Andrew Fabian Awarded 2020 Kavli Prize in Astrophysics
This post is adapted from a press release issued jointly by the Kavli Foundation and the Norwegian Academy of Science and Letters:
The Norwegian Academy of Science and Letters announced on 27 May that the 2020 Kavli Prize in Astrophysics, worth $1 million, is going to AAS member Andrew Fabian (University of Cambridge, United Kingdom) for his pioneering research and persistence in pursuing the mystery of how black holes influence their surrounding galaxies on both large and small scales. For decades, researchers have pondered the mechanics and physical processes of galaxies, and many have made discoveries that point to aspects of their inner workings, yet none has the unique vantage point of Fabian: to take a multiscale understanding and systematically know where to look to put the pieces of the puzzle together and create the bigger picture of this vast ecosystem.
In the current cosmological paradigm, the universe is a "living" system, in which the flows of gas into galaxies and black holes at their centers, and the subsequent release of energy back into the galaxies and their surroundings, all play vital roles. As the darkest objects in the universe, black holes are observed as their gravity attracts surrounding gas, dust, and stars, which swirl into them at high velocities, creating intense radiation, much of it X-rays. Observational X-ray astronomy opened up access to view these and other extremely hot and energetic components of the universe, providing stunning evidence for these processes at work, unveiling how the major constituents of the universe can profoundly influence its overall evolution.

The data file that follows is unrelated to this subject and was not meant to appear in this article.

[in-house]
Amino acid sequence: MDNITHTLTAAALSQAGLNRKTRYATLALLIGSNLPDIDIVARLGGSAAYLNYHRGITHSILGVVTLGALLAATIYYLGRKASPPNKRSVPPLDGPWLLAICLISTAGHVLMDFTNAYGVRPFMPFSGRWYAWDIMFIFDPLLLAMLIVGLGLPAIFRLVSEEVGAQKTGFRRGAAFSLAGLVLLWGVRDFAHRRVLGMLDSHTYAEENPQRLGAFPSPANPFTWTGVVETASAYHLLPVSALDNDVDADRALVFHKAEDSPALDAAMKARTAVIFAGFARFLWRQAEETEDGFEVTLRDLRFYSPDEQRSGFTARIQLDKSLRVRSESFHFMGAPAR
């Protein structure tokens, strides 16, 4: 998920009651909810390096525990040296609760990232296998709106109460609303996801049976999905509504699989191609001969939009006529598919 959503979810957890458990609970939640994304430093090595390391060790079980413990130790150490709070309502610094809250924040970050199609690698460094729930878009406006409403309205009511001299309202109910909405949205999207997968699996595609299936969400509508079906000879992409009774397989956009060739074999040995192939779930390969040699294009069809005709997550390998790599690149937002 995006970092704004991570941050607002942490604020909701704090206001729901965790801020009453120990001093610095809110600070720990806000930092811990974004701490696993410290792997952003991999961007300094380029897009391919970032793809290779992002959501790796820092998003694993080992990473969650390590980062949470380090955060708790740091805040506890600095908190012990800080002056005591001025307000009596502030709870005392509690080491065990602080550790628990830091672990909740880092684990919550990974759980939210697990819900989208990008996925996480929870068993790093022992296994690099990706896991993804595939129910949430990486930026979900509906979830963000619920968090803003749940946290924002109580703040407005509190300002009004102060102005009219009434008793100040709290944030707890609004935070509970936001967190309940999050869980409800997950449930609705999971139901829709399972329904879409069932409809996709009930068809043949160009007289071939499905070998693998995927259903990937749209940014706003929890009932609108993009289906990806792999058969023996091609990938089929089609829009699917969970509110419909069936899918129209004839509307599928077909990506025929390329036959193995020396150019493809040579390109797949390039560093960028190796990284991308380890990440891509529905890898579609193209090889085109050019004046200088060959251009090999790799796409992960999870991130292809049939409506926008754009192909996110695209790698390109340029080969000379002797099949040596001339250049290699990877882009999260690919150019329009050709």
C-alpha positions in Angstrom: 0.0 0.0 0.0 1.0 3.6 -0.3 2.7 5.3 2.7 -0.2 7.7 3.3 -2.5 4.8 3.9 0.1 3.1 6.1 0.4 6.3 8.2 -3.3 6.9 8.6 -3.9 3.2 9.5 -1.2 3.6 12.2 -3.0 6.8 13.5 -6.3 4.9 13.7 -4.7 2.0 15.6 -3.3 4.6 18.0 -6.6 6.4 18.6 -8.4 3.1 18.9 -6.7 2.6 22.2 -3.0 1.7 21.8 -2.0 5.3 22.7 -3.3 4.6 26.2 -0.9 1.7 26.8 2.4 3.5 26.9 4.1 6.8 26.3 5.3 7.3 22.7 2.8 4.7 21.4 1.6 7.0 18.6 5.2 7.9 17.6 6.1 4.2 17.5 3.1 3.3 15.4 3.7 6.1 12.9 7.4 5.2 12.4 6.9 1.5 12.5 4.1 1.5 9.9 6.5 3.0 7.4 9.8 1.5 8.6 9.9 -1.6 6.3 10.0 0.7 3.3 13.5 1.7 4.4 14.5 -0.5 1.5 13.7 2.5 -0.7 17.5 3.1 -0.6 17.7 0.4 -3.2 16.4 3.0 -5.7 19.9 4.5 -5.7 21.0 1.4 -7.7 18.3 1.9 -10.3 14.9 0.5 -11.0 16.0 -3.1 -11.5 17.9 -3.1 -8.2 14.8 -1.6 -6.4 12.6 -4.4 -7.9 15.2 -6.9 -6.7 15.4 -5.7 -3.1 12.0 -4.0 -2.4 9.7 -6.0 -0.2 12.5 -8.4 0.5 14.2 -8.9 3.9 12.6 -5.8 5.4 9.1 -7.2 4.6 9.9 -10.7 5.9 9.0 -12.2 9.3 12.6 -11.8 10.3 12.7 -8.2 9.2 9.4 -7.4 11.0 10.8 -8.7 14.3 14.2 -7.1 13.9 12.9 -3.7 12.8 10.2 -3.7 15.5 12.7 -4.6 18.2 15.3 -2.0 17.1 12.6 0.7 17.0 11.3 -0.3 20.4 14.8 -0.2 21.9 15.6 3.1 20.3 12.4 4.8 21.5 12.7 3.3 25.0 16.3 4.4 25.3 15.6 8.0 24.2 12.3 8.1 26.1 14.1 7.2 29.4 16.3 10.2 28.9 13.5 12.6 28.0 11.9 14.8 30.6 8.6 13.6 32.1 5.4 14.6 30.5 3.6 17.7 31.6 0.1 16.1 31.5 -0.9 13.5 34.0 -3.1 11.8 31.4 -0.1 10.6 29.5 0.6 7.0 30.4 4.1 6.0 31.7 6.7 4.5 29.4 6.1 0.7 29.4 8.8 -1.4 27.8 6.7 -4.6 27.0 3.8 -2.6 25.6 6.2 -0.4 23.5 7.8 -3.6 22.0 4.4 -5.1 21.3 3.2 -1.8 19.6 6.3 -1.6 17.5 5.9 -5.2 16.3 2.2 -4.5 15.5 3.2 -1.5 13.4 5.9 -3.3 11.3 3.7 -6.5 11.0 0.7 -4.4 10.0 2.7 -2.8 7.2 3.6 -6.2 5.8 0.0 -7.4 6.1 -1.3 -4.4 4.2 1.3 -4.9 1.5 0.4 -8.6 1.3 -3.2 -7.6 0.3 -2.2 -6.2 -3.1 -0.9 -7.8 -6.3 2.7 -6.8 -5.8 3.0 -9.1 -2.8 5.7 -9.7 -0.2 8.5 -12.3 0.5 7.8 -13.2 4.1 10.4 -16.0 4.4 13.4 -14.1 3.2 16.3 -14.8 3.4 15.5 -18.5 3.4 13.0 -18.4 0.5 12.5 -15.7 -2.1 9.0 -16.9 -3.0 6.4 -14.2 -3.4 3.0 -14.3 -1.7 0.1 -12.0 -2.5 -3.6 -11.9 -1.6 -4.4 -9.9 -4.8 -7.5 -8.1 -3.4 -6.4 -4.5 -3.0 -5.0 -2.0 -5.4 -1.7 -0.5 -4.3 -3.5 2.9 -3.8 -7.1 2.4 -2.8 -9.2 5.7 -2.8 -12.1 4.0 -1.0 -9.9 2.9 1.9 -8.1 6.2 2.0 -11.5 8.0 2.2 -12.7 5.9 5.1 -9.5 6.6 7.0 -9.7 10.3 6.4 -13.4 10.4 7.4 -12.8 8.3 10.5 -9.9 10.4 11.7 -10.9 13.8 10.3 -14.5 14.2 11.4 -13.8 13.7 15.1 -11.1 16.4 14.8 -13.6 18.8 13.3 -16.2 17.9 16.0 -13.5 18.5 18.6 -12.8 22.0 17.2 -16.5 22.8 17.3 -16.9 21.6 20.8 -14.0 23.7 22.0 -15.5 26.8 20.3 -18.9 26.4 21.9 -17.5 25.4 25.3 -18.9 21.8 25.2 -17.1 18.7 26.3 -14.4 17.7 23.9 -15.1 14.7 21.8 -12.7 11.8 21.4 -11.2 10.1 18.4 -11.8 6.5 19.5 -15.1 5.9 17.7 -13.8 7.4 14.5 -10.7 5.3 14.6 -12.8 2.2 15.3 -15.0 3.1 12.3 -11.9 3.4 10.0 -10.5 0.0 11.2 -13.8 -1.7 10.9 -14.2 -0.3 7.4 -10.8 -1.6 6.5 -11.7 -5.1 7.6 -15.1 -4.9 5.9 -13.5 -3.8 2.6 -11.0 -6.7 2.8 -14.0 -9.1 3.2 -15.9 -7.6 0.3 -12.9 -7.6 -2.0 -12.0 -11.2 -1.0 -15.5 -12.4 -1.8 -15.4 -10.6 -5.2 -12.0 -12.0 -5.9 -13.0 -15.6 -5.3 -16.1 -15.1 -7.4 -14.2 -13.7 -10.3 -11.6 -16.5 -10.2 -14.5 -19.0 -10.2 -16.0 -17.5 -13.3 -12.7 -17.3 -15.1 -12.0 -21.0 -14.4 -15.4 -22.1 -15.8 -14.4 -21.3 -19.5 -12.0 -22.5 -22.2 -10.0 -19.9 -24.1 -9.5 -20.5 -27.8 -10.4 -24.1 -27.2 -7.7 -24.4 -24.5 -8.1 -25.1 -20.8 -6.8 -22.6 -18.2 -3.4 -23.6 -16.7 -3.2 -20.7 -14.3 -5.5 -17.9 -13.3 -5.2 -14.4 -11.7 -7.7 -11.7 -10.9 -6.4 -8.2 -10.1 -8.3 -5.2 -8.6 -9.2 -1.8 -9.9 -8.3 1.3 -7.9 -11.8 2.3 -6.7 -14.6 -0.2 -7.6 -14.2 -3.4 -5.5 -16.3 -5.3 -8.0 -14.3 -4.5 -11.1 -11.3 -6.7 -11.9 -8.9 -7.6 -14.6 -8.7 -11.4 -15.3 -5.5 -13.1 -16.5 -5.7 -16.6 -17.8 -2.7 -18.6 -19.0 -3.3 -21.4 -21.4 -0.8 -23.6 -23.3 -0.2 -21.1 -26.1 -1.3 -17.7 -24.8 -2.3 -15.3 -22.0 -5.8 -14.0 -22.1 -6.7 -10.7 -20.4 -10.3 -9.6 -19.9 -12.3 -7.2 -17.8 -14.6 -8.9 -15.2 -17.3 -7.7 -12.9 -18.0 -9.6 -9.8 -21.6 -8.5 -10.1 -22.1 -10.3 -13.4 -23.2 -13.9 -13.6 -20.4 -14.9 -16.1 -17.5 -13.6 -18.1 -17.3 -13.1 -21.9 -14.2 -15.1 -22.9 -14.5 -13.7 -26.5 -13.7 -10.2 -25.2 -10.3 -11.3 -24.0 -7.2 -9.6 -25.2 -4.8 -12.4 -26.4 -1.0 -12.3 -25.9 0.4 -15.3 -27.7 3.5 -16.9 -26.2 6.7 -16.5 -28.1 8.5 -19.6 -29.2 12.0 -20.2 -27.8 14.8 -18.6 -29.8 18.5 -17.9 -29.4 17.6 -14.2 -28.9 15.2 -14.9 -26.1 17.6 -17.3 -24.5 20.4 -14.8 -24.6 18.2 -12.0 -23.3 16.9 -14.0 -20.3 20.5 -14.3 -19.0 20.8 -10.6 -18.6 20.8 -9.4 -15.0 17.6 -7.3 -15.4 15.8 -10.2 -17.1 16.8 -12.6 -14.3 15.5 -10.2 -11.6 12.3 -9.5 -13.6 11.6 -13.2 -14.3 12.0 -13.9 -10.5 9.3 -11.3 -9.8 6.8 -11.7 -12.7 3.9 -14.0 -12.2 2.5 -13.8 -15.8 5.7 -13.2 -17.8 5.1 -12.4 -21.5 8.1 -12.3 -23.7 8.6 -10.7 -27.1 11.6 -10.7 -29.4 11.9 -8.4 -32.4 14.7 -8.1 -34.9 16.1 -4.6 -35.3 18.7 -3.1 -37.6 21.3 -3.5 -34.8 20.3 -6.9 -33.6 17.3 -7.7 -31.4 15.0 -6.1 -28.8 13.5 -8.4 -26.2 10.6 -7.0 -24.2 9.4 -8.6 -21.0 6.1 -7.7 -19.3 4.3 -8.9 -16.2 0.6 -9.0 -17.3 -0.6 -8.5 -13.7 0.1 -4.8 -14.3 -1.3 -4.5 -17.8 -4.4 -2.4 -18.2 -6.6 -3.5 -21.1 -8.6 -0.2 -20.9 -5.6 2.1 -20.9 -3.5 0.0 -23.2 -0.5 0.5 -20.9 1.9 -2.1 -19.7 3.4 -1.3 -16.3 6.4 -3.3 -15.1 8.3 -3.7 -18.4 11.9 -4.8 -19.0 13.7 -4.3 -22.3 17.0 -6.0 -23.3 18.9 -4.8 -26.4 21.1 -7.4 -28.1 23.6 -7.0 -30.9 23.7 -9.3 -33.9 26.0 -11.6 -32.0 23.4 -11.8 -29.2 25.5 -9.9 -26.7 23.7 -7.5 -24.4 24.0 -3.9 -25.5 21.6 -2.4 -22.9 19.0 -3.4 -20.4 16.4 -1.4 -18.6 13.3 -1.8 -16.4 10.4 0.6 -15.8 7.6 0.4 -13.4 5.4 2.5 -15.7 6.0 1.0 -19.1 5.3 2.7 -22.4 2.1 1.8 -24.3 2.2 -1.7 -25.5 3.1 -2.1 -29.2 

Fabian employs X-ray astronomy to explore the physics of the universe. His body of work — from understanding large-scale galactic evolution to the physics of black holes at the centers of galaxies — enabled him to make connections between local conditions around supermassive black holes and the larger gas flows within and between galaxies. This research provided evidence that supermassive black holes at the heart of galaxies are the engines that drive the flow of hot gas out of the galaxy, redistributing energy through the universe and providing the building blocks for future galaxy formation.
“Fabian is one of the most prolific and influential astronomers of our time,” said Viggo Hansteen, chair of the Kavli Prize Committee in Astrophysics. “His research, breadth of knowledge, and insights into the universe provided the essential physical understanding of how disparate phenomena in this ecosystem are interconnected.”
The Kavli Prize Laureates are typically celebrated in Oslo, Norway, in a ceremony presided over by His Majesty King Harald followed by a banquet at the Oslo City Hall, the venue of the Nobel Peace Prize. Due to the COVID-19 pandemic, this year’s award ceremony is postponed and will be held together with the 2022 award ceremony in September 2022.